In September 1965, Daniel and Sinyavsky were arrested and tried in the infamous Sinyavsky-Daniel trial for their literary works published abroad. The Soviet prosecution could not charge Daniel and Sinyavsky for publishing material abroad or using pseudonyms as both were legal under Soviet Law. Instead they were charged with the offense of anti-Soviet agitation and propaganda under Article 70 of the RSFSR Criminal Code. Both writers entered a plea of not guilty, which was unusual for defendants in Soviet show trials. On February 14, 1966, Daniel was sentenced to five years of hard labor for "anti-Soviet activity" while Sinyavsky was sentenced to seven years.

In 1967, Andrei Sakharov appealed on behalf of Daniel directly to Yuri Andropov, at the time Chairman of the KGB. Sakharov was told that both Daniel and Sinyavsky would be released under a general amnesty on the fiftieth anniversary of the October Revolution, but this turned out to be false as the amnesty did not apply to political prisoners.[4] Daniel spent four years of captivity at the Dubravlag, a Gulag camp in Mordovia, and one year in Vladimir Prison.

Late years and influence

Daniel was released and refused to emigrate, as was customary among Soviet dissidents, and lived in Kaluga before moving to Moscow.

According to Fred Coleman, "Historians now have no difficulty pinpointing the birth of the modern Soviet dissident movement. It began in February 1966 with the trial of Andrei Sinyavsky and Yuli Daniel, two Russian writers who ridiculed the Communist regime in satires smuggled abroad and published under pen names. They didn't realize at the time that they were starting a movement that would help end Communist rule."[5]

Daniel and Sinyavsky did not intend to oppose the Soviet Union. Daniel was genuinely worried about a resurgence of the Cult of Personality under Nikita Khrushchev, which inspired his story This is Moscow Speaking, while Sinyavsky affirmed that he believed socialism was the way forward but that the methods employed were at times erroneous. Shortly before Daniel's death, Bulat Okudzhava acknowledged that some translations published under his name had in fact been ghostwritten by Daniel, because he was featured on a blacklist of authors banned from being published in the Soviet Union.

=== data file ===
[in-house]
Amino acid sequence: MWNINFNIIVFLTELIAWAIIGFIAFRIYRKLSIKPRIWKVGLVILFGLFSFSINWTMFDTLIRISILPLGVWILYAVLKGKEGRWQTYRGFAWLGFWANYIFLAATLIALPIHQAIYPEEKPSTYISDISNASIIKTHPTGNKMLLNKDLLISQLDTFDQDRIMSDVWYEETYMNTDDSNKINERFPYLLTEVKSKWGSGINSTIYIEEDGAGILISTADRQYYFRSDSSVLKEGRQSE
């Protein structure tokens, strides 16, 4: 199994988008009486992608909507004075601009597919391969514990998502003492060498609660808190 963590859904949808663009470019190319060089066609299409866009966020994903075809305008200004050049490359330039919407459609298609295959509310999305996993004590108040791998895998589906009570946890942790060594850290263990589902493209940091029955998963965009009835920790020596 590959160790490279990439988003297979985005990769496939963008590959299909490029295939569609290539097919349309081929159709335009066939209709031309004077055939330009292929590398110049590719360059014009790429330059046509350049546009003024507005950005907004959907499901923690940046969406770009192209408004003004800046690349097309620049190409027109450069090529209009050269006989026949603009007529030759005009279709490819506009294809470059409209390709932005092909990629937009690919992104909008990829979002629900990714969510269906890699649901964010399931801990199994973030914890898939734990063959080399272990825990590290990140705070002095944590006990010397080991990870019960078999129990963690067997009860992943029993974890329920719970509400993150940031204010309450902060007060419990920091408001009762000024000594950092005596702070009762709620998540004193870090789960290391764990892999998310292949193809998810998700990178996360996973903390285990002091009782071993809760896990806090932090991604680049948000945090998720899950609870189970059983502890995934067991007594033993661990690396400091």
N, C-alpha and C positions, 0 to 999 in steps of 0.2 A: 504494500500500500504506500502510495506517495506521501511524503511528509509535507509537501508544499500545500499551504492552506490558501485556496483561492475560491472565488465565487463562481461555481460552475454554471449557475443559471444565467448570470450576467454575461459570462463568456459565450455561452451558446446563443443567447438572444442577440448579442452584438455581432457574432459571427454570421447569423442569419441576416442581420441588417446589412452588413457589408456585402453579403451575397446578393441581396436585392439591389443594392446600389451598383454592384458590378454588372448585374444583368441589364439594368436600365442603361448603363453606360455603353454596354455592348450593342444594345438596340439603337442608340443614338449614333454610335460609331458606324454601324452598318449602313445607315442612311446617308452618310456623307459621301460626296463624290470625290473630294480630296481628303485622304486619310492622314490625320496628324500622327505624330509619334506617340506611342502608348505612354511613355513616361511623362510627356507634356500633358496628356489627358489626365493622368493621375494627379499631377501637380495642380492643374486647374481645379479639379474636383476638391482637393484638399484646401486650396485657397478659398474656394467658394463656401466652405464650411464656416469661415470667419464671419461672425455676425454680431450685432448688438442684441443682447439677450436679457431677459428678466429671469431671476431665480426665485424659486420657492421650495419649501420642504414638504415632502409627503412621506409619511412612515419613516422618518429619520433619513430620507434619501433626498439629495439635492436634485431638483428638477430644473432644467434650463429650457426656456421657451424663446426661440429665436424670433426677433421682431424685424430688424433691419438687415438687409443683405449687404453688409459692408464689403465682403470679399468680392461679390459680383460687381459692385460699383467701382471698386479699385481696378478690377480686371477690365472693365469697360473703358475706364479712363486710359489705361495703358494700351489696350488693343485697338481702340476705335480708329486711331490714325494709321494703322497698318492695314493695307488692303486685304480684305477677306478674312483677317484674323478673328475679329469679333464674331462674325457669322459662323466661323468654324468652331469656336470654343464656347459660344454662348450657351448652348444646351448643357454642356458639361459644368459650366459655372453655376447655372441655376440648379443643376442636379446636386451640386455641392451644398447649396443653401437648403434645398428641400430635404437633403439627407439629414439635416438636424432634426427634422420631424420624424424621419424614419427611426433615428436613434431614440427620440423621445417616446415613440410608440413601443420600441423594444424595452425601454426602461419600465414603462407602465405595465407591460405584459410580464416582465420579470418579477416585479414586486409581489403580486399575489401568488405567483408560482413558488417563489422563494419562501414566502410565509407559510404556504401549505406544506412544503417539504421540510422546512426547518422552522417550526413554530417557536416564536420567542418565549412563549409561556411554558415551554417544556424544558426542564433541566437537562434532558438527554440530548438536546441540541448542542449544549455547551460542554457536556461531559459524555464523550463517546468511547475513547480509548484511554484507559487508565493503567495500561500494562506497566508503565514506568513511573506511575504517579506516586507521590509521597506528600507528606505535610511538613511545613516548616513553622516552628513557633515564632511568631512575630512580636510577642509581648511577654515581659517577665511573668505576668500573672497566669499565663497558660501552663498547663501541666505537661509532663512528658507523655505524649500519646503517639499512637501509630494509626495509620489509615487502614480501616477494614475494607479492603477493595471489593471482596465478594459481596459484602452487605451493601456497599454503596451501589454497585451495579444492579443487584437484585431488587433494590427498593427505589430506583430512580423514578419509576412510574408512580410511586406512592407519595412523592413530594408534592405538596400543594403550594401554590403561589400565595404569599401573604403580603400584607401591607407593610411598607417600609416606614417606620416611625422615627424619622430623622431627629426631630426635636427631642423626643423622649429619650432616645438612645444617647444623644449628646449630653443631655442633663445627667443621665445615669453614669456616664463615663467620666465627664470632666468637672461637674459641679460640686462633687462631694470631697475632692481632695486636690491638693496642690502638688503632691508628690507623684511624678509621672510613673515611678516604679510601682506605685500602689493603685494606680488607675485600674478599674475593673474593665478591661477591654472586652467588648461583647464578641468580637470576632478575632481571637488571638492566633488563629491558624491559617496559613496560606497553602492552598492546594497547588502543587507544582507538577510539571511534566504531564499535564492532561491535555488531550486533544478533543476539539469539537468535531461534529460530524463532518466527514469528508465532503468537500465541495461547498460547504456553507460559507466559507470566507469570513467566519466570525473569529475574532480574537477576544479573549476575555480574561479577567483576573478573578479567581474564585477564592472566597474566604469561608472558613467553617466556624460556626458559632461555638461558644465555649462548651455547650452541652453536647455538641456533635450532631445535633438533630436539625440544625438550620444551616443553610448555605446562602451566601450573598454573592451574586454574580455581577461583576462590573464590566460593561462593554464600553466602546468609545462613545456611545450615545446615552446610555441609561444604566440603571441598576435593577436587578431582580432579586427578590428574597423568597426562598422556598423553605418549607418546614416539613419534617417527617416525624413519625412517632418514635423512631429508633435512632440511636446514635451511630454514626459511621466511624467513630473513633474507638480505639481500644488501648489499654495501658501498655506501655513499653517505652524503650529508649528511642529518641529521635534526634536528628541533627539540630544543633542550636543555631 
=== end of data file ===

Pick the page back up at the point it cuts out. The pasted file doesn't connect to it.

Daniel died on 30 December 1988, and Sinyavsky and his wife Maria Rozanova immediately flew to his funeral from France, where they had emigrated in 1973 after Sinyavsky's release. Daniel was buried in Vagankovo Cemetery, a popular burial place in Moscow for members of the arts community.


His son Alexander Daniel is a mathematician and his grandson Michael Daniel is a linguist.


  1. ^ "Soviet dissident Yuli Daniel; imprisoned for publishing abroad". The Los Angeles Times. 1 January 1989.
  2. ^ Spender, Stephen (May 1994). "With concern for those not free". Index on Censorship. 23 (1–2): 78–79. doi:10.1080/03064229408535641.
  3. ^ Ирина Уварова (Irina Uvarova), Даниэль и все все все, 2014 ISBN 978-5-89059-218-7. The tithe of the book is a pun on the title of the children's book Винни-Пух и все-все-все, a Russian translation of Winnie-the-Pooh
  4. ^ Sakharov, Andrei (1990). Memoirs. London: Hutchinson. pp. 276–277. ISBN 978-0091746360.
  5. ^ Coleman, Fred (1997). The decline and fall of Soviet empire: forty years that shook the world, from Stalin to Yeltsin. St. Martin's Griffin. p. 95. ISBN 978-0-312-16816-2.



Further reading